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Development of the Medical Intensive Care Unit Shift Report Communication Scale as a measure of nurses' perception of communication

Authors James D, Jukkala A, Azuero A, Autrey P, Vining L, Miltner R

Received 22 December 2012

Accepted for publication 7 January 2013

Published 15 April 2013 Volume 2013:3 Pages 59—65

DOI https://doi.org/10.2147/NRR.S42000

Checked for plagiarism Yes

Review by Single-blind

Peer reviewer comments 2

David James,1 Angela Jukkala,2 Andres Azuero,2 Pamela Autrey,3 Lynne Vining,4 Rebecca Miltner2

1Center for Nursing Excellence, University of Alabama at Birmingham Hospital, 2School of Nursing, University of Alabama at Birmingham, 3Nursing Administration, University of Alabama at Birmingham Hospital, 4Medical Intensive Care Unit, University of Alabama at Birmingham Hospital, Birmingham, Alabama, USA

Objective: Evidence documenting the negative impact of poor communication on patient safety during intra-hospital transfer is prevalent and attributed to 80% of serious medical errors. An event particularly vulnerable to communication error is the patient "handoff." One of the more common handoffs occurring in health care settings is the report provided between nurses at the change of shift. The objective of this article is to report the process used to develop and examine the reliability and validity of a Medical Intensive Care Unit (MICU) Shift Report Communication Scale to measure nurses' perception of the quality and quantity of communication during shift report.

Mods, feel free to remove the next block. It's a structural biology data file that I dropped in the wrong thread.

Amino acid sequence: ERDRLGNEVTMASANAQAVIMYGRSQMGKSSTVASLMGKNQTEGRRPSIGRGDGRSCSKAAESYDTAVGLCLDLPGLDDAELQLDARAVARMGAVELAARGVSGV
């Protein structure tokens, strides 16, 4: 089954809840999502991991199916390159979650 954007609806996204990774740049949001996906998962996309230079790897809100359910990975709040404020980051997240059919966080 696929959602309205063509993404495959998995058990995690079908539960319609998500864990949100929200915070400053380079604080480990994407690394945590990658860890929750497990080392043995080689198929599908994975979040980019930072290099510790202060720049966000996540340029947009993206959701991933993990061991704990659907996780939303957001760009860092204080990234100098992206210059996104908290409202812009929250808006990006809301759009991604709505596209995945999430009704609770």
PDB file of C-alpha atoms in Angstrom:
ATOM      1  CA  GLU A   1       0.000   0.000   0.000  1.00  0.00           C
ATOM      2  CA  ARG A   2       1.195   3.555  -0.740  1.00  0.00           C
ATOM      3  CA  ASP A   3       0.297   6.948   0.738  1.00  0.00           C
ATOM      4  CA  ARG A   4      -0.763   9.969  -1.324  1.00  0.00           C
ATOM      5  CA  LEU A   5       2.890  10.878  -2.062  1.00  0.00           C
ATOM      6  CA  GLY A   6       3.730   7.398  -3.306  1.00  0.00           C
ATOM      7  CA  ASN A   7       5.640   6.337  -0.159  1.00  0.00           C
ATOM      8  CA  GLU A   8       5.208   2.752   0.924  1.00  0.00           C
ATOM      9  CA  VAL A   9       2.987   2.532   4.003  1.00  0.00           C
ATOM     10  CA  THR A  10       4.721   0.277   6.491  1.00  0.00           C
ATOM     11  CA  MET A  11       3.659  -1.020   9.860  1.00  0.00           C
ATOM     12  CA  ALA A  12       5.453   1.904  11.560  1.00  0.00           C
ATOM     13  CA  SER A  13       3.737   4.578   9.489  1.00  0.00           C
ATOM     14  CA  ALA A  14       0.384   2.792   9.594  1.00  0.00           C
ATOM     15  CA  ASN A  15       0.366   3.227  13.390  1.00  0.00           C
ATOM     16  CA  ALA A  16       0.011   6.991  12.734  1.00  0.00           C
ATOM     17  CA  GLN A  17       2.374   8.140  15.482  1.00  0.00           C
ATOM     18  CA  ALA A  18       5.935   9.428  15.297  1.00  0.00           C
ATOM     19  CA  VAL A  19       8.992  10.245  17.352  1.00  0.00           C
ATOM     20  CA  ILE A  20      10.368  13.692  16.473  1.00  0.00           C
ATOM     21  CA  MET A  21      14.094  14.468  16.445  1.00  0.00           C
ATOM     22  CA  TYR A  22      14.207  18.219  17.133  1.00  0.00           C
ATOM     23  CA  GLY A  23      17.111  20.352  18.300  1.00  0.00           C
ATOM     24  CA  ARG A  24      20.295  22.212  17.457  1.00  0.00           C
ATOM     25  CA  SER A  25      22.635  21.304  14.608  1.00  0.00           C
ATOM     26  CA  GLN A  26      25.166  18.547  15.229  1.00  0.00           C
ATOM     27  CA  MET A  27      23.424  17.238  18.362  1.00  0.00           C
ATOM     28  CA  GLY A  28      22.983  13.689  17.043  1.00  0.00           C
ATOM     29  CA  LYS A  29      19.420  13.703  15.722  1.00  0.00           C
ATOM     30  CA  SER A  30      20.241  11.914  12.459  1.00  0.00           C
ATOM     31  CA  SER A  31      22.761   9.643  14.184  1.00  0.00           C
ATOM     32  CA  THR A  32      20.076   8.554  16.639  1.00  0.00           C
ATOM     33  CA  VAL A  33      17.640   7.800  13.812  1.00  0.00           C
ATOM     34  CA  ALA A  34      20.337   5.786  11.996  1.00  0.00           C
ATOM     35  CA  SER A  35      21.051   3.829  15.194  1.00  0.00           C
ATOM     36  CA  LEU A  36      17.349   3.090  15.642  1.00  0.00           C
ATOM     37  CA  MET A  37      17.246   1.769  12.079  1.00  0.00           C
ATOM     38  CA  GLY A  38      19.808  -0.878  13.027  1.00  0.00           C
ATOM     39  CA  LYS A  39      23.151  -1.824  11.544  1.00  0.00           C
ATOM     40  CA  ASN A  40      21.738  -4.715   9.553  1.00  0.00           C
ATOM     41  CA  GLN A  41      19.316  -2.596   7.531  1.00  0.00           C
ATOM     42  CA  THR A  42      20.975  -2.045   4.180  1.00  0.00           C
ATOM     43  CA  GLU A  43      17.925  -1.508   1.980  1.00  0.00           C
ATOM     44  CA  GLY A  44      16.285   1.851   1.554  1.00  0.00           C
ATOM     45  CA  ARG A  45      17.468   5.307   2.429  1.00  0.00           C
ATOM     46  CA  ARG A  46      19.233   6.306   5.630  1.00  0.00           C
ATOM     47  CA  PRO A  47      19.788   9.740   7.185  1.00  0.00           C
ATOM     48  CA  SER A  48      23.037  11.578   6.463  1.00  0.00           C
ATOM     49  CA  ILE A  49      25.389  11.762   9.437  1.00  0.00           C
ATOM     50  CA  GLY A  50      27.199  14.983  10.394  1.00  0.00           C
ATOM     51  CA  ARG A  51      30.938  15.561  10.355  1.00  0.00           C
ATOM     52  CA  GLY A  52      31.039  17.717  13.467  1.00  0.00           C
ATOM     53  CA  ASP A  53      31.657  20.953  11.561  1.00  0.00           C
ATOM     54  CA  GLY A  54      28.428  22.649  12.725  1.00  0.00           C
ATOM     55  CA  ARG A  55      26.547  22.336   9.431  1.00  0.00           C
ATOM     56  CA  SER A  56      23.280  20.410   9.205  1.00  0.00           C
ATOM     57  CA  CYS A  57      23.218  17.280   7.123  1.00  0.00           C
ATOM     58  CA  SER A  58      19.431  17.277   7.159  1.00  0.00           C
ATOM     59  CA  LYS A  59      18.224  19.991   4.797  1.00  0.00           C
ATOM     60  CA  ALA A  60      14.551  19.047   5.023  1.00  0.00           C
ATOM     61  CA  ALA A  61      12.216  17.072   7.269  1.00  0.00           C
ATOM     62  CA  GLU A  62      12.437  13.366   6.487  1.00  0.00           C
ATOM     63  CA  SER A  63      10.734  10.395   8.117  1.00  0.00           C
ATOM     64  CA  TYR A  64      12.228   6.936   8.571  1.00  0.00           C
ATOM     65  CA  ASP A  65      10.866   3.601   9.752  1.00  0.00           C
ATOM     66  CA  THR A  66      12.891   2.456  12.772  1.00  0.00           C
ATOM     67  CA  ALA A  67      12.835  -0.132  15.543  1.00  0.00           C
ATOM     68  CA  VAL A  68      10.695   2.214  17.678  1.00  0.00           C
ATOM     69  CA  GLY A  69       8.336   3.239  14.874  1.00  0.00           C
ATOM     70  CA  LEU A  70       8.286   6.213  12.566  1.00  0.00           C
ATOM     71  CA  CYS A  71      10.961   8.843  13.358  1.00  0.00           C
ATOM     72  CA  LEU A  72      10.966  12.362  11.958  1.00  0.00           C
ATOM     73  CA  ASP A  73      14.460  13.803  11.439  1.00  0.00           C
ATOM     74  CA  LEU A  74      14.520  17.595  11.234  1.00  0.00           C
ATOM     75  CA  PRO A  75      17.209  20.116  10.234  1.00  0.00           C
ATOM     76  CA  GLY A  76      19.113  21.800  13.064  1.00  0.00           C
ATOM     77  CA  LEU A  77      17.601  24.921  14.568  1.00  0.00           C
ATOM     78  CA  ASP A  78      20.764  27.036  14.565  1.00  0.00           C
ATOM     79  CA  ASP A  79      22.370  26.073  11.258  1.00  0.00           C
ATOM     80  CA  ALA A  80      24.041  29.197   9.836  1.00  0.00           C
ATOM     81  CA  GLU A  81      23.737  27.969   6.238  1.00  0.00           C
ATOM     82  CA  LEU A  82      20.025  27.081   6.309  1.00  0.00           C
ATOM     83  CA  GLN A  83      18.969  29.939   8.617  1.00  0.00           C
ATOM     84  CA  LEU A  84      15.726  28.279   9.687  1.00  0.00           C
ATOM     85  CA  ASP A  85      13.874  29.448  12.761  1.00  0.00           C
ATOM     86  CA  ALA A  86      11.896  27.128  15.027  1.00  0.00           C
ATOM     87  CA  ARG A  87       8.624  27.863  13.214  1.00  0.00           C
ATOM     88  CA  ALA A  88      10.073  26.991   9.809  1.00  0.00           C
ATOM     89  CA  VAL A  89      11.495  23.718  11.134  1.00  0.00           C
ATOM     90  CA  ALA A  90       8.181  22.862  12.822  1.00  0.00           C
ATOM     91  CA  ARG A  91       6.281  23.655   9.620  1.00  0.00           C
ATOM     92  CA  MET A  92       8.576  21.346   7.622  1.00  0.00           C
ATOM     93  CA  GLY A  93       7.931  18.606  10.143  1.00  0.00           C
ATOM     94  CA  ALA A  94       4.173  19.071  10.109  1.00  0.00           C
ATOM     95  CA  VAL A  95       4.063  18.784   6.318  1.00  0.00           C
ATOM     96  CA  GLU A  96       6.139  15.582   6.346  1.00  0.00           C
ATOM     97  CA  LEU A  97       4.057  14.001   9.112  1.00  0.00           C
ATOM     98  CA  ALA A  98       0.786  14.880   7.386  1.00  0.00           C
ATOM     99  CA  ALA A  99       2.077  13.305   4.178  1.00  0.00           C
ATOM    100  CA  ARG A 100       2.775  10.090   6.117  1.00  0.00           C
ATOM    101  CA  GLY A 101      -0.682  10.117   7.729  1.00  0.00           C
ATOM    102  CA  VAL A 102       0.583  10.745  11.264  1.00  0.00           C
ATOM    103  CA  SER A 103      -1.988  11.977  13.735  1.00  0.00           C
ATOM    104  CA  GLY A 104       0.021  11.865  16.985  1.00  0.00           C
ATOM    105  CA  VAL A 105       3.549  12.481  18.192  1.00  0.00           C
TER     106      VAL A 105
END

Design and participants: This was a scale development and descriptive study undertaken at the Medical Intensive Care Unit within an Academic Health Center. Forty-three medical intensive care nurses took part.
Results: An exploratory factor analysis revealed three domains: communication openness, quality of information, and shift report. Medical Intensive Care Unit Shift Report Communication Scale scores ranged from 12 to 27 (mean = 18.78; standard deviation = 3.28). Perception of communication did not vary between nurses based on years of nursing experience or age. Scale reliability was good (Cronbach's alpha = 0.079). Nurses were likely to have had a positive perception of the openness of communication on the unit. However, they had a less favorable perception of peer ability to fully understand information shared during shift report and identified as a common problem the frequent need to review the chart to verify reported information.
Conclusion: The MICU Shift Report Communication Scale may be used to provide useful information to support health care organizations and nurse leaders in the evaluation of nurse communication during shift report. Initial testing indicates that the MICU Shift Report Communication Scale is easy to use; however, additional testing with larger groups of nurses is needed.

Keywords: medical error, patient handoff, patient safety

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